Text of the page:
Plastic card fraud losses totalled £292.6 million in the UK during 2000, a rise of 55% on the previous year according to the Association for Payment Clearing Services (Apacs).
The Apacs statistics show counterfeit card fraud more than doubling year-on-year, representing £102.8 million in losses. In contrast Internet card fraud rose by £2 million to £7 million, a slower rate of growth than almost all other forms of card crime.
The UK banking industry is committed to a nationwide roll-out of chip cards, aimed principaly at preventing criminals from skiming data from the mag-stripe of one card onto a cloned card. By the end of 2002, most of the bank-owned infrastructure (cards, terminals and cash machines) in the UK will have been upgraded, and it is hoped that the upgrade of retailer-owned terminals will also be progressed rapidly.
David Cooper, chairman of the Apacs plastic fraud prevention forum, says the full benefits of the chip card programme won't be felt for many years yet. He says that banks and retailers are actively assessing the use of PINs (personal identification numbers) at the point-of-sale, and expect to make a decision in the first half of this year on whether to introduce this additional form of identification in the future.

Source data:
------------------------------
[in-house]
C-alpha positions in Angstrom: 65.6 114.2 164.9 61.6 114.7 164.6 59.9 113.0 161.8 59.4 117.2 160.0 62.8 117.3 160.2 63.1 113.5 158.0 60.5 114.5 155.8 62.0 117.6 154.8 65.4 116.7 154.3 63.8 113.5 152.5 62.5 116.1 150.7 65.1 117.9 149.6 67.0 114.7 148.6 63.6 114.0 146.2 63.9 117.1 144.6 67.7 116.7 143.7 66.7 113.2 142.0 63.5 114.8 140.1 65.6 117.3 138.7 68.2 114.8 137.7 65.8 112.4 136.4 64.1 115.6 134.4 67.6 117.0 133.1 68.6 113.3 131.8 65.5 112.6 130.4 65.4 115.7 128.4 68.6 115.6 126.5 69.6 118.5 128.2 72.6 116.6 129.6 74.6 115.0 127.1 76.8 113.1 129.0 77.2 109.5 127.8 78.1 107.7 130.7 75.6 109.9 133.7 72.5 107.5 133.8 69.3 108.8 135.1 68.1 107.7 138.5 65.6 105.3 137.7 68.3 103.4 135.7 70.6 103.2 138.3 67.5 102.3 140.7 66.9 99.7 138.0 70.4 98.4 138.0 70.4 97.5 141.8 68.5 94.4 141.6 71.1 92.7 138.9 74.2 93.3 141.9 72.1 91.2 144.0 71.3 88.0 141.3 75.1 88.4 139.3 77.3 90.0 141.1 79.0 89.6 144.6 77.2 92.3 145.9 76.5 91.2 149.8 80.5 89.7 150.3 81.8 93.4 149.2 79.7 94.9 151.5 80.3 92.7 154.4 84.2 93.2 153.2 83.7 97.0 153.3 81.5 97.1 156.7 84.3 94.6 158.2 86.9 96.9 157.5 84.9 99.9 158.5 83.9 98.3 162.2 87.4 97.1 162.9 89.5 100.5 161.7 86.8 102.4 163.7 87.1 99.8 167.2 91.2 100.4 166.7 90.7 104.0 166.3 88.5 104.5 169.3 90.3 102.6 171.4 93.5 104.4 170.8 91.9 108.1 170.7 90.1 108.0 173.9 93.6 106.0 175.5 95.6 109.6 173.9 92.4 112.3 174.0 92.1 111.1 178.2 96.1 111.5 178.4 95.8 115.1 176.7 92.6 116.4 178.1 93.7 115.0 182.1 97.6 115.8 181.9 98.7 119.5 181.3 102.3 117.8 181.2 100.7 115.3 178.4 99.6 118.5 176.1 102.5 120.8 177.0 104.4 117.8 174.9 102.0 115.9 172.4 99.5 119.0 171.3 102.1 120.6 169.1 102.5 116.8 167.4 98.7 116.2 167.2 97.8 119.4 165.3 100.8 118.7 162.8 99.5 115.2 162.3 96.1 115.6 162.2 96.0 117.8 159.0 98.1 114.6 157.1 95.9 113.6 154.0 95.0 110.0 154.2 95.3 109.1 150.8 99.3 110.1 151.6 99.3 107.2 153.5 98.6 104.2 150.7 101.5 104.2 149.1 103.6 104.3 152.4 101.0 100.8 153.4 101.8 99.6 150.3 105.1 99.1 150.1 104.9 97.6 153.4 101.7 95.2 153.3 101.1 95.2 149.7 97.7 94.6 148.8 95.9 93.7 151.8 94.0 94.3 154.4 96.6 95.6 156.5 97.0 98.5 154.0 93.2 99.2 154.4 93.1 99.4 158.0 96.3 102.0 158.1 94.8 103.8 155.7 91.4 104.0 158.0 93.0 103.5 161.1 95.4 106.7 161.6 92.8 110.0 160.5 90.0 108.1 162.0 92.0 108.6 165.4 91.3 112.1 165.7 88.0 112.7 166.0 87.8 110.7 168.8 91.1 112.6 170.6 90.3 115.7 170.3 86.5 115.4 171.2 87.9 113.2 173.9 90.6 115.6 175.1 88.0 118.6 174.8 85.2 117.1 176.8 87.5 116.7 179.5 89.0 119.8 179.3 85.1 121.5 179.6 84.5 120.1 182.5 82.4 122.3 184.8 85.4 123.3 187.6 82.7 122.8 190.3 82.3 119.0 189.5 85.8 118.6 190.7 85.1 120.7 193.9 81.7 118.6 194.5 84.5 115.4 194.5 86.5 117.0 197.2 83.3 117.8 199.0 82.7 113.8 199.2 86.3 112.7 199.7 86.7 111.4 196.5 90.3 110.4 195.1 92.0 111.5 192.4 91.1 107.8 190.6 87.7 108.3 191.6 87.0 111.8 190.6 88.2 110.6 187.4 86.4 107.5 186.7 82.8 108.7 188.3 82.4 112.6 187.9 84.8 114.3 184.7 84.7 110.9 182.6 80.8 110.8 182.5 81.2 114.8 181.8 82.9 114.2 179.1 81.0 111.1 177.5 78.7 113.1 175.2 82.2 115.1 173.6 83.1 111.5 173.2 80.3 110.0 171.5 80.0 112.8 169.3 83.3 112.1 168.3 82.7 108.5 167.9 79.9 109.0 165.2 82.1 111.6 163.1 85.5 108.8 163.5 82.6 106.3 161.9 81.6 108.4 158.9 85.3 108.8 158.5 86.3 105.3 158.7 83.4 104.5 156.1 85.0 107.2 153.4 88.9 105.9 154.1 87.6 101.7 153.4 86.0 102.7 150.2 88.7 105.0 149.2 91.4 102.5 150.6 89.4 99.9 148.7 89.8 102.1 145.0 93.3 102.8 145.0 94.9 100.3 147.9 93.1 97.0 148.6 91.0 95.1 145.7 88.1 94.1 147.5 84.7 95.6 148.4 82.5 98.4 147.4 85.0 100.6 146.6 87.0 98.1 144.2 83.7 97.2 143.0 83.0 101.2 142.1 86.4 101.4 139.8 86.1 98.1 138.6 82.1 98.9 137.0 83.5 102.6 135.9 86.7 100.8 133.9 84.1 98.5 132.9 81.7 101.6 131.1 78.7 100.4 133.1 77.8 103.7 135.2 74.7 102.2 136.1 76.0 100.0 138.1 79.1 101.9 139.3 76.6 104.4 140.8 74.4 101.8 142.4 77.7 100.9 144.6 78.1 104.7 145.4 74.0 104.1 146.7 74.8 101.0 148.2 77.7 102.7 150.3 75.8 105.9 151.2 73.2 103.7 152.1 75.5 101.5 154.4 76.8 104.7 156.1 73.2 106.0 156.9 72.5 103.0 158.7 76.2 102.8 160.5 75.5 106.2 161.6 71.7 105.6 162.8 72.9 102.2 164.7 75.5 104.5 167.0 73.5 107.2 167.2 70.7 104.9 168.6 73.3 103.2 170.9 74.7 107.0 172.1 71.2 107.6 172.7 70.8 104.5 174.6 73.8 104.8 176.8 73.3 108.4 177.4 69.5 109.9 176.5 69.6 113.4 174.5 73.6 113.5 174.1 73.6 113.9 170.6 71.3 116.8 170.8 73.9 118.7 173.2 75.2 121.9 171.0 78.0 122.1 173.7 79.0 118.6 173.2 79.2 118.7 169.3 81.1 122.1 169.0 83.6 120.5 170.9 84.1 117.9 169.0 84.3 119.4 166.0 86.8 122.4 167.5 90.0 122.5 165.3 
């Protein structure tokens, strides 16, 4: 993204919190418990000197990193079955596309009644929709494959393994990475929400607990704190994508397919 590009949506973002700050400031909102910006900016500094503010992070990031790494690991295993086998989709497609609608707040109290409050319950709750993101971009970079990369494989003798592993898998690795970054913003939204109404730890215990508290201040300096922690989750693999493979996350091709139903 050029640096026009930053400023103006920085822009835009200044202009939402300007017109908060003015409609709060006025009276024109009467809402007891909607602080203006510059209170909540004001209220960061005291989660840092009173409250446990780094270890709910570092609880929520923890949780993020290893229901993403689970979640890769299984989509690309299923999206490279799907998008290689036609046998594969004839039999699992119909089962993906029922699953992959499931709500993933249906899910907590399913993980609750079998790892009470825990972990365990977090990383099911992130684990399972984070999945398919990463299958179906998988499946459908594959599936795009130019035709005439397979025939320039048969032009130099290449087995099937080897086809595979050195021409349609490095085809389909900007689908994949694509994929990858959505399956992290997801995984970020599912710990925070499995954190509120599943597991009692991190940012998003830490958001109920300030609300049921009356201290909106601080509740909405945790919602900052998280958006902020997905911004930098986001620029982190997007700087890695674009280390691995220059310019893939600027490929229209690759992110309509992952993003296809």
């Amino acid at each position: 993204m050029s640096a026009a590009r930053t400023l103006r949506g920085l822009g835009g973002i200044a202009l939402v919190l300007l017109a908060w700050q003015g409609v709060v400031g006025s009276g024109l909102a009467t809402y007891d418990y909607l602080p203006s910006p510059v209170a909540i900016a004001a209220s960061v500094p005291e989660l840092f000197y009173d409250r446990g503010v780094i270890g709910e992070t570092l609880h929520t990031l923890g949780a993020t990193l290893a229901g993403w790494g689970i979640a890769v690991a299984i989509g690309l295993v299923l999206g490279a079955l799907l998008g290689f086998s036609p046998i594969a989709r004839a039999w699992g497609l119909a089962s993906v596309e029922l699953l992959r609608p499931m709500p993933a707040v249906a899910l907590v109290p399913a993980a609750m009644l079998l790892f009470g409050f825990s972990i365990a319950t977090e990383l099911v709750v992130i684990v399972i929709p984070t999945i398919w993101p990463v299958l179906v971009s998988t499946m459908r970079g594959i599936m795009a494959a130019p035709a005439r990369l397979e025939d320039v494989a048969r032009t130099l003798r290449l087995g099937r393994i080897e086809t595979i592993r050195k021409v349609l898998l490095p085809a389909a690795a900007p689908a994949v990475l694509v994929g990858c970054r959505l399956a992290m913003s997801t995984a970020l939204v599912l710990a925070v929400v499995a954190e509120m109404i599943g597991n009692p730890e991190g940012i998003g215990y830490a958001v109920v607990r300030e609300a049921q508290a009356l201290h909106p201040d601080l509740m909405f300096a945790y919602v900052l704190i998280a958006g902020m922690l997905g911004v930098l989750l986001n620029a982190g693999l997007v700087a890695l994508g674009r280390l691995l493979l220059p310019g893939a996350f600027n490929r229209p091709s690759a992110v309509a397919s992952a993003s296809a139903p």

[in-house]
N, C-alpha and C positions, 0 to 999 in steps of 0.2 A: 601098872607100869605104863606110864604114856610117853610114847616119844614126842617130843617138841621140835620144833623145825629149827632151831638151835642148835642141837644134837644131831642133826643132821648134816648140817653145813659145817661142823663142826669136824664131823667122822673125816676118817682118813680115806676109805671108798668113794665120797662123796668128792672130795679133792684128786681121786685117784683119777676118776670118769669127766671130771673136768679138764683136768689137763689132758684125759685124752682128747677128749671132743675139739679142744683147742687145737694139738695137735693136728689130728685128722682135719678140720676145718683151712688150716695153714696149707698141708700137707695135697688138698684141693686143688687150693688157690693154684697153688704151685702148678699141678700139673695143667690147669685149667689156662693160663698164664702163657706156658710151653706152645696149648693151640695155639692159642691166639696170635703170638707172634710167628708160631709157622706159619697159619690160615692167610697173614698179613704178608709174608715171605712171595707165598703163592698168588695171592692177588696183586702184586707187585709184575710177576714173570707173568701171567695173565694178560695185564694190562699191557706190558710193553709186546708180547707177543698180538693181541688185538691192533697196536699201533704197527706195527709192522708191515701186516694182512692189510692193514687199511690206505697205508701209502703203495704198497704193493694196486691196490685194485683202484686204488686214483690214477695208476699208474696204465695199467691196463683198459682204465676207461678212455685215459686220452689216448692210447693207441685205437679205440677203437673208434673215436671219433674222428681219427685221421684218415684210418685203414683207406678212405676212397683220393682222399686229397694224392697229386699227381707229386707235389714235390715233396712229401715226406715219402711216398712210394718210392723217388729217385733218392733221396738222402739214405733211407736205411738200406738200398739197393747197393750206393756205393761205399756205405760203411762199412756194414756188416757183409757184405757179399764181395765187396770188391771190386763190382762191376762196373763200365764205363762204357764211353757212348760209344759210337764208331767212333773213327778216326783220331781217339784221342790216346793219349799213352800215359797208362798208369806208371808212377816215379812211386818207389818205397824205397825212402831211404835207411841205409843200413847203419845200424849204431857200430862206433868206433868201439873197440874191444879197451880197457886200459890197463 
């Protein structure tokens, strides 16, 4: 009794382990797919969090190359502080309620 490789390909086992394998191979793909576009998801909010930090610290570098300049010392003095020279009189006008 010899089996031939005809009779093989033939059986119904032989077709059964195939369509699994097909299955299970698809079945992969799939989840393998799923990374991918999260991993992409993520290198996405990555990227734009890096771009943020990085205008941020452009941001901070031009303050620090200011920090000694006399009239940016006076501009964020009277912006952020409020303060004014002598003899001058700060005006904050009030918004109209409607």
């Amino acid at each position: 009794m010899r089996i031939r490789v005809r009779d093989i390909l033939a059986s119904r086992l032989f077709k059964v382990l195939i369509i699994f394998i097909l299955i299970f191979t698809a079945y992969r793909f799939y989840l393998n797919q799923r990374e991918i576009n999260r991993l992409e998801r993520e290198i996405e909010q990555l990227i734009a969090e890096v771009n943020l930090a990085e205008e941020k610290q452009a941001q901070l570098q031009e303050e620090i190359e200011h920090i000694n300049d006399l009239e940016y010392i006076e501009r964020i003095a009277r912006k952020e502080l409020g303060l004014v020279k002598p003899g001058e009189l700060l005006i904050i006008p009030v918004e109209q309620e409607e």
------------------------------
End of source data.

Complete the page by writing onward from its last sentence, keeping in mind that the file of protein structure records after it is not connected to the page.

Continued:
Other types of card crime are also on the increase. Card-not-present fraud losses on transactions made over the phone, by mail order or the Internet also nearly doubled in 2000. However, estimated losses from Internet and telemarketing transactions remain modest at around £7 million.
In order to combat card-not-present fraud, the UK banking industry is introducing an automated address and card verification system, rolling out from April 2001 with priority being given to the UK’s most fraud-prone merchants. The system will make it possible for merchants to verify the billing address of cardholders and also to cross-check coded numbers on cards. It is expected that these measures will bring significant reductions in card-not-present fraud losses by the end of this year, says Apacs.